When CNN asked about wife 2′s allegation, Newt could have simply said (assuming sincerity), “All I want to say is, I deeply regret my behavior and I want, here and now, to apologize publicly to Marianne. I will regret my behavior for the rest of my life.” I, for one, would have applauded that. But he used the occasion to lash out at the media for asking the question – and in all that ‘rage,’ said that what wife 2 was saying was, by the way, ‘false.’ Well, what was false?

    He knew there’d be no follow up. So he had the thrill of bashing the media and wife 2 with one blow and is not held accountable. Instead, people sympathize with his ‘pain.’ Hah.

  • Jon

    Newt knows he’s playing to saps. What pain does he know? He – not his wives – broke up 2 of his 3 marriages through adultery. He left wives 1 and 2 when they were ill; he called wife 2 a liar during his santimonious ‘smackdown’ of CNN last week; he, like Tom notes above, has never apologized to her. He was forced to make child support and alimony payments to wife 1, with whom he had two children. Newt’s a guy who inflicts pain – he doesn’t suffer it himself, unless you call it painful to get called out for despicable behavior. He’s a first class grifter, and it’s remarkable how many people think he’s repentent. Wasn’t it just a few months ago when he claimed he’d been unfaithful to his wife because he was working too hard for his country?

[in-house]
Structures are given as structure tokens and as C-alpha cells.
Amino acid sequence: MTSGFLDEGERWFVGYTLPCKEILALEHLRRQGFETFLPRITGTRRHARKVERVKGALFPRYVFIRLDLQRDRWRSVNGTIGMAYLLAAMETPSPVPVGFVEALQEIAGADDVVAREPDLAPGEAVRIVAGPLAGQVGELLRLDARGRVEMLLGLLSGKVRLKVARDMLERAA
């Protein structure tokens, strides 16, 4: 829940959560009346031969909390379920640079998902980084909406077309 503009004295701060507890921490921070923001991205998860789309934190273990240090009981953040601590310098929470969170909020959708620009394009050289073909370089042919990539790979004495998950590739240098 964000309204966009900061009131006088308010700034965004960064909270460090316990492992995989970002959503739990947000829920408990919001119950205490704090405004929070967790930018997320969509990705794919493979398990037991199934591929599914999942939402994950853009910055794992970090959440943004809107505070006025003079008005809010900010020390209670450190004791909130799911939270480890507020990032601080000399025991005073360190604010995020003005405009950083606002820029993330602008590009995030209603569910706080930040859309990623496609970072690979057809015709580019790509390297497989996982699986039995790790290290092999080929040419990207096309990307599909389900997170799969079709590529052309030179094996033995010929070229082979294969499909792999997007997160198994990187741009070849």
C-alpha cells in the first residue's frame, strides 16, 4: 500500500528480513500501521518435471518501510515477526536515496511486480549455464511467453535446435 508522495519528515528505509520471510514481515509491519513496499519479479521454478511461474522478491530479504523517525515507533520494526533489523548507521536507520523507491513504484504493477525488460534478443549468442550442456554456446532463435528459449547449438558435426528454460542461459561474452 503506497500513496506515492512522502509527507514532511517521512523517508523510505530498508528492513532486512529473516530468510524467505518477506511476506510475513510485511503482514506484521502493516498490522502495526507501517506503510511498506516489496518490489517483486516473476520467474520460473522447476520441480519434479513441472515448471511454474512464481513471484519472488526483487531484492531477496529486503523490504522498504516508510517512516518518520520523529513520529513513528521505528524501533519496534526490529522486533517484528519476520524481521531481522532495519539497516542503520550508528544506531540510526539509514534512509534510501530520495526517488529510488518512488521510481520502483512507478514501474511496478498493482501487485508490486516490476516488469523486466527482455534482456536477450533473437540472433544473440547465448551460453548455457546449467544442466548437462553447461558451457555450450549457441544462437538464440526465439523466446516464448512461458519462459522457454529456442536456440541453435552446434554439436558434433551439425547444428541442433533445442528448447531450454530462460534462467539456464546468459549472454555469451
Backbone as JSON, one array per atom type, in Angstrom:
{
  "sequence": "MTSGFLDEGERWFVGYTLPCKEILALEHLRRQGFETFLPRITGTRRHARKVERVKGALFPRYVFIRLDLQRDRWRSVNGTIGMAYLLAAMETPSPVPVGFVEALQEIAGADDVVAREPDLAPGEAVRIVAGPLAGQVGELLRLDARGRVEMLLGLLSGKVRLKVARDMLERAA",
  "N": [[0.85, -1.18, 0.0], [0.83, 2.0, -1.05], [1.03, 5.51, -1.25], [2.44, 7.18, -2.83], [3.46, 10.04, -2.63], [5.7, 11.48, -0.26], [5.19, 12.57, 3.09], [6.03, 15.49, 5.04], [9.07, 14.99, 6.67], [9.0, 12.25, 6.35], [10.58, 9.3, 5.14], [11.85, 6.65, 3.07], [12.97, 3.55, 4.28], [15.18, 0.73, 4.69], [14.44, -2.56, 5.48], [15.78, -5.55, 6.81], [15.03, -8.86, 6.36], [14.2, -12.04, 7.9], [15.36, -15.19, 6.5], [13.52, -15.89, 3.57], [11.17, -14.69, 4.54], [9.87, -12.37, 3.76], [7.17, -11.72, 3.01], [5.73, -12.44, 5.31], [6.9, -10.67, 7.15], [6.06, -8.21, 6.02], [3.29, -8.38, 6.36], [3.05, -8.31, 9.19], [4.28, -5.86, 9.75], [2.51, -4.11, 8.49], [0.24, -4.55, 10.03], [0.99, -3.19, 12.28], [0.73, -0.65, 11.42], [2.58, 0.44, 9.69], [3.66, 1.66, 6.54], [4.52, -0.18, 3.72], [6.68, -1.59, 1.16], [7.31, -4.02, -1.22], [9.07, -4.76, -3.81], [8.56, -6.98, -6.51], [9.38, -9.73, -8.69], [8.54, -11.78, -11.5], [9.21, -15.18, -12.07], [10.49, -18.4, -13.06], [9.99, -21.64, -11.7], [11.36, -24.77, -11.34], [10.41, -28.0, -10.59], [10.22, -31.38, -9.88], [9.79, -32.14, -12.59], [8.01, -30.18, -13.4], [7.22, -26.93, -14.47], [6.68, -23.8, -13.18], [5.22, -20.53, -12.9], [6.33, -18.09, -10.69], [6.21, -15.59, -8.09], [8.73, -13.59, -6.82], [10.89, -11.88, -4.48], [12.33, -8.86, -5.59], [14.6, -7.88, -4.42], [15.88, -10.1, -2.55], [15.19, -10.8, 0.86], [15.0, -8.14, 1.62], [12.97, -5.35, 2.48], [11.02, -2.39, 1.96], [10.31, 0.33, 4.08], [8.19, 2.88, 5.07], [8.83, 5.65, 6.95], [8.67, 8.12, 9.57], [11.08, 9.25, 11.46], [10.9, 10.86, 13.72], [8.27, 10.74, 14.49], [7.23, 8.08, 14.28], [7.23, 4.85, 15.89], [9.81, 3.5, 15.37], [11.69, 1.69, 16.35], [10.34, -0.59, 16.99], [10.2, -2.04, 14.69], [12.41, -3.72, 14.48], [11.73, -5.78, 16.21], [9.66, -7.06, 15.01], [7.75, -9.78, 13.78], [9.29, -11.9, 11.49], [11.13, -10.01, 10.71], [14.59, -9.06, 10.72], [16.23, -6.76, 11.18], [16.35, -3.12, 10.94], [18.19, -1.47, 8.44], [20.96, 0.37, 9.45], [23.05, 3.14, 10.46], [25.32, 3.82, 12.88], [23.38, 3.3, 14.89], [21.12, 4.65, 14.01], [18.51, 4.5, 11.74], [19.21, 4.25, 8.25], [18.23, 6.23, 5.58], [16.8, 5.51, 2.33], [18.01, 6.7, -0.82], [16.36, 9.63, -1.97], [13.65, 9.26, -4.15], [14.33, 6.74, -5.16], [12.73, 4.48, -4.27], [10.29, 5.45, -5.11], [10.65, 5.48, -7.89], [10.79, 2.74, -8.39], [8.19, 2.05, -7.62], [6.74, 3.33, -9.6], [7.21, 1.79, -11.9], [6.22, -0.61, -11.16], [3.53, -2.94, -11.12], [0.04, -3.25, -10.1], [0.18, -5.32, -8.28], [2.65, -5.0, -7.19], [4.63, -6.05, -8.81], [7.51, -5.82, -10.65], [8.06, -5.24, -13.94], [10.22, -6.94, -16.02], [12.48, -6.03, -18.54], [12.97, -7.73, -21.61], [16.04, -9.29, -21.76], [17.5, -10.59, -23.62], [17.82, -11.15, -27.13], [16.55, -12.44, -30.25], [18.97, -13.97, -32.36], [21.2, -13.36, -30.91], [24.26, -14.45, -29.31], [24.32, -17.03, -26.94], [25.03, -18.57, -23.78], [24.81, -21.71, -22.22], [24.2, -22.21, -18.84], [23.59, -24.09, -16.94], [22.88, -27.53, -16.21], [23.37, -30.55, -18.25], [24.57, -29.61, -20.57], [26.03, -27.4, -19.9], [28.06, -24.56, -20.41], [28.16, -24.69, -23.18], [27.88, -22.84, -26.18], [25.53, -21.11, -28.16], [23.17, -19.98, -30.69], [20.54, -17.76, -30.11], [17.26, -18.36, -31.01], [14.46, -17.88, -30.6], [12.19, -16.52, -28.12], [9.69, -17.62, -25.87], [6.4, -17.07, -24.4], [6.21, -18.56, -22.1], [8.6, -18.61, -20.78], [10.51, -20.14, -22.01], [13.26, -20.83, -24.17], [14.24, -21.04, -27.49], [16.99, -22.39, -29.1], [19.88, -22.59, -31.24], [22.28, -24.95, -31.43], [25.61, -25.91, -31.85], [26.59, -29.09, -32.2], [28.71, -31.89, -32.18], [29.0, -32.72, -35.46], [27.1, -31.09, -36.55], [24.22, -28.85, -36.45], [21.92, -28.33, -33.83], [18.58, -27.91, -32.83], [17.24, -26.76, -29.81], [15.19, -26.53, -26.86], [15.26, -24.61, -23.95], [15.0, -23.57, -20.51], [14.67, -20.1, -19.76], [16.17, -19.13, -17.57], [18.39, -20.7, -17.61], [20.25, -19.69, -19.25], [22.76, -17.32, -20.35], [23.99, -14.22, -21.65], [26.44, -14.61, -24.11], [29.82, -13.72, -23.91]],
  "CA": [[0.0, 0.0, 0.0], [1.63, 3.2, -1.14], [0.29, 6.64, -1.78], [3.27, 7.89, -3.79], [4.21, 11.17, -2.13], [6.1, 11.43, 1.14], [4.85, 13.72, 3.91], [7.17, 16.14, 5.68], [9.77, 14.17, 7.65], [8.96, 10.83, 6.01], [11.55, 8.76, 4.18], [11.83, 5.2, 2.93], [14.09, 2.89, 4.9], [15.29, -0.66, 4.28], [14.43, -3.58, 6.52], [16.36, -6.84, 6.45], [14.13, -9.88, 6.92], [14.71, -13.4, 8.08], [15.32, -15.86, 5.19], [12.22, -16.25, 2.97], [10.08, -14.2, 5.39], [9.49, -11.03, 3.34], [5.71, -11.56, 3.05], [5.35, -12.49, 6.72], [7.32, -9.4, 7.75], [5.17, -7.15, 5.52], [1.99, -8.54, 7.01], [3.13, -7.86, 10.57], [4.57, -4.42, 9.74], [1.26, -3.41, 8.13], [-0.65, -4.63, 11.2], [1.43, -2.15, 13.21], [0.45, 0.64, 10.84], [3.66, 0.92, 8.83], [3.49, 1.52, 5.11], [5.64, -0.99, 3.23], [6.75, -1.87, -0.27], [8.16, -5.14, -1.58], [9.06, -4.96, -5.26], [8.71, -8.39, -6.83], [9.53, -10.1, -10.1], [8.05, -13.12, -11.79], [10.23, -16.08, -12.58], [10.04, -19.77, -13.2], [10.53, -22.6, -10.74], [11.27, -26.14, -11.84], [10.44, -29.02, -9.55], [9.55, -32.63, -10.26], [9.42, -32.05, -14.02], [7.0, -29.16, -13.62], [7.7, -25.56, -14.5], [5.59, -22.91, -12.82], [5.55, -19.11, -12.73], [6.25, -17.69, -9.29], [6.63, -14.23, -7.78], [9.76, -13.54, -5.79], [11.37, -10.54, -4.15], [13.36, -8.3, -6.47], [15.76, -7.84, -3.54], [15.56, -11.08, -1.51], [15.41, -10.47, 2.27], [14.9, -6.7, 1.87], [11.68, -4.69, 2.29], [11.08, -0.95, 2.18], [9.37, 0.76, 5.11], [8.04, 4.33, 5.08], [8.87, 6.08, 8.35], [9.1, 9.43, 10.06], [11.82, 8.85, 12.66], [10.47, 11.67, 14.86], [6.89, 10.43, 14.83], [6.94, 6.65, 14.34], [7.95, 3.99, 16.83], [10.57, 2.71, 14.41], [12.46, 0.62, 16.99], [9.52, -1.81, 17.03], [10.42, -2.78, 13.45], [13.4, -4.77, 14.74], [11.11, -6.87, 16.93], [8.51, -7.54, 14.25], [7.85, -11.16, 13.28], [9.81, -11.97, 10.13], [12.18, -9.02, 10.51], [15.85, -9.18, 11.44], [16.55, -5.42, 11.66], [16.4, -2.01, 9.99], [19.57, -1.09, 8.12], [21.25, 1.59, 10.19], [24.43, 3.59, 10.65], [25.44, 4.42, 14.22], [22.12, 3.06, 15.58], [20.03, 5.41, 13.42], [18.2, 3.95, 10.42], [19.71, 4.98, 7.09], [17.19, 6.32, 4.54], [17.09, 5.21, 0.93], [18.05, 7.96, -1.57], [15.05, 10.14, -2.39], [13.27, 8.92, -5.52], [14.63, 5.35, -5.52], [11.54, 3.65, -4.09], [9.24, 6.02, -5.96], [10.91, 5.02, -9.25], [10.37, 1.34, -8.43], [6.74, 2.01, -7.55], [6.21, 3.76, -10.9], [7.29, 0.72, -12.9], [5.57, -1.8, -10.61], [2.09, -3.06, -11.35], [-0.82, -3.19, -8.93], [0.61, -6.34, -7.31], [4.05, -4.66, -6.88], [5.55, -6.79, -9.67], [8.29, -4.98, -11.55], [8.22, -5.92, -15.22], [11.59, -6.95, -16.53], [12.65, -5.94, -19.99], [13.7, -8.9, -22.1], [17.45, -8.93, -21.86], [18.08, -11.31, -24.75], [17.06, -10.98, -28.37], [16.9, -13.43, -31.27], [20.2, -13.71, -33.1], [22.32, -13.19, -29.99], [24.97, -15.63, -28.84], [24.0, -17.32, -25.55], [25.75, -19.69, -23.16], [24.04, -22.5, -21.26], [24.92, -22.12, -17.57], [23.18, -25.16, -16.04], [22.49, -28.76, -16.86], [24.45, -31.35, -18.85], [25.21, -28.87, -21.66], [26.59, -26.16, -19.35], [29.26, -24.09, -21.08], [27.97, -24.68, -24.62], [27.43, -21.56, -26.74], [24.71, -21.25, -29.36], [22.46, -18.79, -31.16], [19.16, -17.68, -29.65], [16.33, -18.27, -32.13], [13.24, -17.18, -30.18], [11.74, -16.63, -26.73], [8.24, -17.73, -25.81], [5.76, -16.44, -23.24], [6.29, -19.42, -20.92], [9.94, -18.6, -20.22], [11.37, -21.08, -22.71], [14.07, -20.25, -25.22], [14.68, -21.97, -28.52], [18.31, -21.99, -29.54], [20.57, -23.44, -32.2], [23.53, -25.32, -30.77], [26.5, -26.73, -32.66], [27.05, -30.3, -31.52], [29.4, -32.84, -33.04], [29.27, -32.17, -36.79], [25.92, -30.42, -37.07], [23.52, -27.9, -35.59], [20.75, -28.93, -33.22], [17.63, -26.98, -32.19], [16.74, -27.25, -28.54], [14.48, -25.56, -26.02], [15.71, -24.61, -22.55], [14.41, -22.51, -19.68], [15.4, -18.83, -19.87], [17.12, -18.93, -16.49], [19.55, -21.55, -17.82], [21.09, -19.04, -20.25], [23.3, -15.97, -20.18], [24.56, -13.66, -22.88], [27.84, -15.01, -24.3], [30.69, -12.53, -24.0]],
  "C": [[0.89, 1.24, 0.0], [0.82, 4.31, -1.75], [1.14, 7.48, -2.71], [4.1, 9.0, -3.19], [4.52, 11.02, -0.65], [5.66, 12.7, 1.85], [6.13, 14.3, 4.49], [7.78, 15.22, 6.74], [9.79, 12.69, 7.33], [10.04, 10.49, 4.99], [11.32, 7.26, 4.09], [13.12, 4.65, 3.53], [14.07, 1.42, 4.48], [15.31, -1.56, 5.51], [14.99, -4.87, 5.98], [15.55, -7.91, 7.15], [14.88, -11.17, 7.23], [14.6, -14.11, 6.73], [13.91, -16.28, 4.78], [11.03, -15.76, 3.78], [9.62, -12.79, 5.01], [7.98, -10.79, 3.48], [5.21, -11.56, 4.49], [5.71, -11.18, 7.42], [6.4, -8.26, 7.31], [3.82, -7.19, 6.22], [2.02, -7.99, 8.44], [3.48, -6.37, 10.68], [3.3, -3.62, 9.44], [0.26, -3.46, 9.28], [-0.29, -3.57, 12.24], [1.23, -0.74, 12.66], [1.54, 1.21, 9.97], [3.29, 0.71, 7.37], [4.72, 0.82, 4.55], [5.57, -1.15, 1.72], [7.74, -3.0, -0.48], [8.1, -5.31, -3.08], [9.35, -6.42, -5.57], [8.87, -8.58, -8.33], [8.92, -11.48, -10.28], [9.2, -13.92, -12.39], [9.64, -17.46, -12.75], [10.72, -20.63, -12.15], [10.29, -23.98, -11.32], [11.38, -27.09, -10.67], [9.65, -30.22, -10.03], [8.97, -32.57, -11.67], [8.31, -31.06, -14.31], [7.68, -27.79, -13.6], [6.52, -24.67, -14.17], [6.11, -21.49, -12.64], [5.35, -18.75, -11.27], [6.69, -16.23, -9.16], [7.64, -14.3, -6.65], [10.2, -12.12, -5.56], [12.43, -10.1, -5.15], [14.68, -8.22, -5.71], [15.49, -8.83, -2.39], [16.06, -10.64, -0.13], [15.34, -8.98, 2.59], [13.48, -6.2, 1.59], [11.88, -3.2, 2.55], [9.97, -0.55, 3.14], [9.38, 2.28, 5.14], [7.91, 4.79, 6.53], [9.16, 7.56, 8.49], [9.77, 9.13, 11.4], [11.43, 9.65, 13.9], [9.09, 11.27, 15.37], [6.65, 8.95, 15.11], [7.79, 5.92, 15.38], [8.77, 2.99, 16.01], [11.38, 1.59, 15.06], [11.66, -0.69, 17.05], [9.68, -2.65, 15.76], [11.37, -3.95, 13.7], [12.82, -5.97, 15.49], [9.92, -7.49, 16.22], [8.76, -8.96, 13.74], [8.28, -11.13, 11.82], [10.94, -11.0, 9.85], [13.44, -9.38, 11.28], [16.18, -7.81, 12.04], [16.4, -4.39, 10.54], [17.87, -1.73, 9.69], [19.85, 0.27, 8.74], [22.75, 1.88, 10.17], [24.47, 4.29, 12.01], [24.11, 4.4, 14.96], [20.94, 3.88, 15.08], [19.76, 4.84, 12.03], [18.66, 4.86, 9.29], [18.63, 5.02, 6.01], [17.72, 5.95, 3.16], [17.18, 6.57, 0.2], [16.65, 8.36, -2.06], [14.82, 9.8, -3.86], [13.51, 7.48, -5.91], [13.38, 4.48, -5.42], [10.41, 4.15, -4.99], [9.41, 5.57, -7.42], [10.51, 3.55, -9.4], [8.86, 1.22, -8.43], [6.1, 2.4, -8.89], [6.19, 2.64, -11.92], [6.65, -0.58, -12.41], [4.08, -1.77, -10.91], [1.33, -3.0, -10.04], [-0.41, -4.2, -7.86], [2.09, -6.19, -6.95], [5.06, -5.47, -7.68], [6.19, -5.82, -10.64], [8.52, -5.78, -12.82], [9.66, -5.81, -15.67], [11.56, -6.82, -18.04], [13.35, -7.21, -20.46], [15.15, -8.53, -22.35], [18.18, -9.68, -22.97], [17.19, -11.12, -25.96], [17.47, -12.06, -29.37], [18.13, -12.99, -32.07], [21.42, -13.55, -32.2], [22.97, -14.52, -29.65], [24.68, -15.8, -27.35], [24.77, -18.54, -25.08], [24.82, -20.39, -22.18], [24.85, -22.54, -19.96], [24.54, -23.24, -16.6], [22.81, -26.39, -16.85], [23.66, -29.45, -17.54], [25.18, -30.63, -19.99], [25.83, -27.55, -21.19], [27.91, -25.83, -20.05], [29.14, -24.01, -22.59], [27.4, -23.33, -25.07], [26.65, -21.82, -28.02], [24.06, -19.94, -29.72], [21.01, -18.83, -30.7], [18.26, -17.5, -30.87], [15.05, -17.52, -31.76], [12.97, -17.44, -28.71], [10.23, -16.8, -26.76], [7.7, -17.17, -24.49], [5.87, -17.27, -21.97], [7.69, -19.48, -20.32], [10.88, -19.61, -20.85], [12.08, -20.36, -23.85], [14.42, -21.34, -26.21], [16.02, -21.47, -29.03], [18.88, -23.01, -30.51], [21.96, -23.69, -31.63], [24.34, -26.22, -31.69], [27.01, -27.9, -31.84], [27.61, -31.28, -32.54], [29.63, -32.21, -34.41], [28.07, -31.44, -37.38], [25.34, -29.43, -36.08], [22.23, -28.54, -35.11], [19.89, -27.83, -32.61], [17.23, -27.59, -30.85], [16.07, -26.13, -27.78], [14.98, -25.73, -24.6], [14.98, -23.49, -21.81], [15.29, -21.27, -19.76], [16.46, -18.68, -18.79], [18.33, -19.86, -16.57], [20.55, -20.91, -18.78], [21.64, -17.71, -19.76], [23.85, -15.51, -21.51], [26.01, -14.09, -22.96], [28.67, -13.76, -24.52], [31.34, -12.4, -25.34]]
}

When CNN asked about wife 2′s allegation, Newt could have simply said (assuming sincerity), “All I want to say is, I deeply regret my behavior and I want, here and now, to apologize publicly to Marianne. I will regret my behavior for the rest of my life.” I, for one, would have applauded that. But he used the occasion to lash out at the media for asking the question – and in all that ‘rage,’ said that what wife 2 was saying was, by the way, ‘false.’ Well, what was false?

    He knew there’d be no follow up. So he had the thrill of bashing the media and wife 2 with one blow and is not held accountable. Instead, people sympathize with his ‘pain.’ Hah.

  • Dan

    MichaelZ@13 –

    Conservatives tried to push Newt out in year 3, too. We don’t and won’t know the full story of why Newt was successfully pushed out in his fourth year. It’s enough for me that respectable guys like Tom Coburn say they can’t support Gingrich and won’t go into the details. Or put it like this – find me a guy who worked with Newt back then who does support him.

    As for Santorum and his difficult maintaing traction – my view, especially in a year like this, is to support the best candidate regardless of his poll numbers until he’s out. Santorum won’t be quitting any time soon. He knows that either Newt himself or the party will eventually undermine Newt’s campaign. And Romney hasn’t shown the ability to close. It’s still “Game on.”

  • Dan

    MichaelZ@13 –

    Conservatives tried to push Newt out in year 3, too. We don’t and won’t know the full story of why Newt was successfully pushed out in his fourth year. It’s enough for me that respectable guys like Tom Coburn say they can’t support Gingrich and won’t go into the details. Or put it like this – find me a guy who worked with Newt back then who does support him.